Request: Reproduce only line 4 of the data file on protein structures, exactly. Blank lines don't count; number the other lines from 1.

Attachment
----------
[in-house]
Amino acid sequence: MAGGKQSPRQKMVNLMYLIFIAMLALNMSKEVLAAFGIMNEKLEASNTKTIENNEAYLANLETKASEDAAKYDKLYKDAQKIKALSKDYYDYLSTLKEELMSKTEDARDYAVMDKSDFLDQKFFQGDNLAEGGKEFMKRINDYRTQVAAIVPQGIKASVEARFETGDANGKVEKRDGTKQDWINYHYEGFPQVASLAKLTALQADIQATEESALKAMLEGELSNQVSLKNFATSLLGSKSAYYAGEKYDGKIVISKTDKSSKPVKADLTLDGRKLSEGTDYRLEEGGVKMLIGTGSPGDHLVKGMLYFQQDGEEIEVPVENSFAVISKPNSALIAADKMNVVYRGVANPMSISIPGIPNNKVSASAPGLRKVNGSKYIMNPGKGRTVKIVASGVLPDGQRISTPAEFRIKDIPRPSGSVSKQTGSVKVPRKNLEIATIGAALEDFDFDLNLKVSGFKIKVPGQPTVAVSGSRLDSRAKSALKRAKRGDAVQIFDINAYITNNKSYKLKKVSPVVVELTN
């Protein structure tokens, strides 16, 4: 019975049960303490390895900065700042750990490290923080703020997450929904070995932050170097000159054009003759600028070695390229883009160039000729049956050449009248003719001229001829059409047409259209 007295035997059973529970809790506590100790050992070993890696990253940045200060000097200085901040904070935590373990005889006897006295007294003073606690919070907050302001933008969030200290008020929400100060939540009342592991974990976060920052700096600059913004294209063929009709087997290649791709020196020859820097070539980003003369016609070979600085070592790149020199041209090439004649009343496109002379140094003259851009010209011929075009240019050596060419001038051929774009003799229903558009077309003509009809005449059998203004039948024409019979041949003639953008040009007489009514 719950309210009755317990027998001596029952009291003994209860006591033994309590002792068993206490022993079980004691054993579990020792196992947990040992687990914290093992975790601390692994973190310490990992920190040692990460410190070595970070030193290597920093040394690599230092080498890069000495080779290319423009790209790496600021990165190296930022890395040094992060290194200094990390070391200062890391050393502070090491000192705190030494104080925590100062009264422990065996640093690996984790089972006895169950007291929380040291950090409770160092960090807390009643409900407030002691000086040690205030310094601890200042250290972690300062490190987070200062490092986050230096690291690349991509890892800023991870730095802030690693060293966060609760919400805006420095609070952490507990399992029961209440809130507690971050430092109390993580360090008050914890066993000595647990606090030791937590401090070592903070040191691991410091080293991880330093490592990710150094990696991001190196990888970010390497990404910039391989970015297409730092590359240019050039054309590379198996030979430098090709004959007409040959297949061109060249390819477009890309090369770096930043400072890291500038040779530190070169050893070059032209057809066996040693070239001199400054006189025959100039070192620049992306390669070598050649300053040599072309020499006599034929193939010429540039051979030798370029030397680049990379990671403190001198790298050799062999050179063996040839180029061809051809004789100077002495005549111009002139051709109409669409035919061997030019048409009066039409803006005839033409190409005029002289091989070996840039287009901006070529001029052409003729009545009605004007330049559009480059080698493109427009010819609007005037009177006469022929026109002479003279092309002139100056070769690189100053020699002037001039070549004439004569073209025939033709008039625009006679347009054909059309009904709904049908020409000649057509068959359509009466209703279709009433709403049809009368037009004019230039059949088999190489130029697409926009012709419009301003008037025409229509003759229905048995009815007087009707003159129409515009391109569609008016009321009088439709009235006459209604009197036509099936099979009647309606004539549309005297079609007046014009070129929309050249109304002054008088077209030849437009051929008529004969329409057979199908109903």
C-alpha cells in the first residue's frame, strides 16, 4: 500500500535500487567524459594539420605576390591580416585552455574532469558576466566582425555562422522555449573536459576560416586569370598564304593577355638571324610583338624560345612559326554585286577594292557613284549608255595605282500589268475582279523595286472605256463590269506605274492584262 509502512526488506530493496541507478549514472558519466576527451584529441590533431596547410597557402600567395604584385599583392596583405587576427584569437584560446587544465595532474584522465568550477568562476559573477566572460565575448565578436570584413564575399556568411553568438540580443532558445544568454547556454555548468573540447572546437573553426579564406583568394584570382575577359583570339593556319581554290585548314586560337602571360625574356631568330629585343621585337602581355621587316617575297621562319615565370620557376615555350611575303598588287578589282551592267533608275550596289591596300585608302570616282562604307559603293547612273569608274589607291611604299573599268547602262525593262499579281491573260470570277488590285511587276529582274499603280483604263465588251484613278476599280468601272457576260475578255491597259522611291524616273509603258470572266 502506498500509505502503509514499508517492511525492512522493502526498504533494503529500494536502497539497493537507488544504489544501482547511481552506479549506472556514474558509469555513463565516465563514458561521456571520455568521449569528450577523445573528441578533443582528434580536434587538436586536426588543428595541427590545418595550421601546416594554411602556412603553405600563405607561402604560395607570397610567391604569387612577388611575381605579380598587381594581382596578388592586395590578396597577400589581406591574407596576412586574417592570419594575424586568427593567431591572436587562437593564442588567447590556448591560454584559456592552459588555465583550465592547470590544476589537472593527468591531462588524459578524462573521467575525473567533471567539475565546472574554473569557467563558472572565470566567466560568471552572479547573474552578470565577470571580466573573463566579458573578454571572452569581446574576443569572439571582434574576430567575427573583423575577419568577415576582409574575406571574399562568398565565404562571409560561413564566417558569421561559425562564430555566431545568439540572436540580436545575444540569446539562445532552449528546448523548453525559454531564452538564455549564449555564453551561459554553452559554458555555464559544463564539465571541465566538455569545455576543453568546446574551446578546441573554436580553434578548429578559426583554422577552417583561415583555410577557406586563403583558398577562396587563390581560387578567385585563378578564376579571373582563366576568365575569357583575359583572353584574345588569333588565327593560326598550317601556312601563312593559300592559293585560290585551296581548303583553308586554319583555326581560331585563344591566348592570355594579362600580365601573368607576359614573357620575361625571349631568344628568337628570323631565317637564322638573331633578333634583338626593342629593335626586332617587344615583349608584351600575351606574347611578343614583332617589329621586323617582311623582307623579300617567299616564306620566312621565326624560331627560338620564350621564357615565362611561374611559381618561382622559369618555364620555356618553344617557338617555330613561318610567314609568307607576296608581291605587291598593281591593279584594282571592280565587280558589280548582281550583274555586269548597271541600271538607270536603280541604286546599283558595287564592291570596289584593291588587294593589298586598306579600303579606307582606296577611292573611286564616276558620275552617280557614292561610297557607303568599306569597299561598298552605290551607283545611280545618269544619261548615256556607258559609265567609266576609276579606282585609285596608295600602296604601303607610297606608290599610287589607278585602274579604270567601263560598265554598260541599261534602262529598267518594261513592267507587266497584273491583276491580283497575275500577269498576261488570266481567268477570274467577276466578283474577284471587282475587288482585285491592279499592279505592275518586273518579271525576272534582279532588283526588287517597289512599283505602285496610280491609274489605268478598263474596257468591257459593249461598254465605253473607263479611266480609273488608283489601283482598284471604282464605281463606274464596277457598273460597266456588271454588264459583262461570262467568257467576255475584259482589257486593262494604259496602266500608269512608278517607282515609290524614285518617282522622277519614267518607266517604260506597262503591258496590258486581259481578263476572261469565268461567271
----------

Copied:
C-alpha cells in the first residue's frame, strides 16, 4: 500500500535500487567524459594539420605576390591580416585552455574532469558576466566582425555562422522555449573536459576560416586569370598564304593577355638571324610583338624560345612559326554585286577594292557613284549608255595605282500589268475582279523595286472605256463590269506605274492584262 509502512526488506530493496541507478549514472558519466576527451584529441590533431596547410597557402600567395604584385599583392596583405587576427584569437584560446587544465595532474584522465568550477568562476559573477566572460565575448565578436570584413564575399556568411553568438540580443532558445544568454547556454555548468573540447572546437573553426579564406583568394584570382575577359583570339593556319581554290585548314586560337602571360625574356631568330629585343621585337602581355621587316617575297621562319615565370620557376615555350611575303598588287578589282551592267533608275550596289591596300585608302570616282562604307559603293547612273569608274589607291611604299573599268547602262525593262499579281491573260470570277488590285511587276529582274499603280483604263465588251484613278476599280468601272457576260475578255491597259522611291524616273509603258470572266 502506498500509505502503509514499508517492511525492512522493502526498504533494503529500494536502497539497493537507488544504489544501482547511481552506479549506472556514474558509469555513463565516465563514458561521456571520455568521449569528450577523445573528441578533443582528434580536434587538436586536426588543428595541427590545418595550421601546416594554411602556412603553405600563405607561402604560395607570397610567391604569387612577388611575381605579380598587381594581382596578388592586395590578396597577400589581406591574407596576412586574417592570419594575424586568427593567431591572436587562437593564442588567447590556448591560454584559456592552459588555465583550465592547470590544476589537472593527468591531462588524459578524462573521467575525473567533471567539475565546472574554473569557467563558472572565470566567466560568471552572479547573474552578470565577470571580466573573463566579458573578454571572452569581446574576443569572439571582434574576430567575427573583423575577419568577415576582409574575406571574399562568398565565404562571409560561413564566417558569421561559425562564430555566431545568439540572436540580436545575444540569446539562445532552449528546448523548453525559454531564452538564455549564449555564453551561459554553452559554458555555464559544463564539465571541465566538455569545455576543453568546446574551446578546441573554436580553434578548429578559426583554422577552417583561415583555410577557406586563403583558398577562396587563390581560387578567385585563378578564376579571373582563366576568365575569357583575359583572353584574345588569333588565327593560326598550317601556312601563312593559300592559293585560290585551296581548303583553308586554319583555326581560331585563344591566348592570355594579362600580365601573368607576359614573357620575361625571349631568344628568337628570323631565317637564322638573331633578333634583338626593342629593335626586332617587344615583349608584351600575351606574347611578343614583332617589329621586323617582311623582307623579300617567299616564306620566312621565326624560331627560338620564350621564357615565362611561374611559381618561382622559369618555364620555356618553344617557338617555330613561318610567314609568307607576296608581291605587291598593281591593279584594282571592280565587280558589280548582281550583274555586269548597271541600271538607270536603280541604286546599283558595287564592291570596289584593291588587294593589298586598306579600303579606307582606296577611292573611286564616276558620275552617280557614292561610297557607303568599306569597299561598298552605290551607283545611280545618269544619261548615256556607258559609265567609266576609276579606282585609285596608295600602296604601303607610297606608290599610287589607278585602274579604270567601263560598265554598260541599261534602262529598267518594261513592267507587266497584273491583276491580283497575275500577269498576261488570266481567268477570274467577276466578283474577284471587282475587288482585285491592279499592279505592275518586273518579271525576272534582279532588283526588287517597289512599283505602285496610280491609274489605268478598263474596257468591257459593249461598254465605253473607263479611266480609273488608283489601283482598284471604282464605281463606274464596277457598273460597266456588271454588264459583262461570262467568257467576255475584259482589257486593262494604259496602266500608269512608278517607282515609290524614285518617282522622277519614267518607266517604260506597262503591258496590258486581259481578263476572261469565268461567271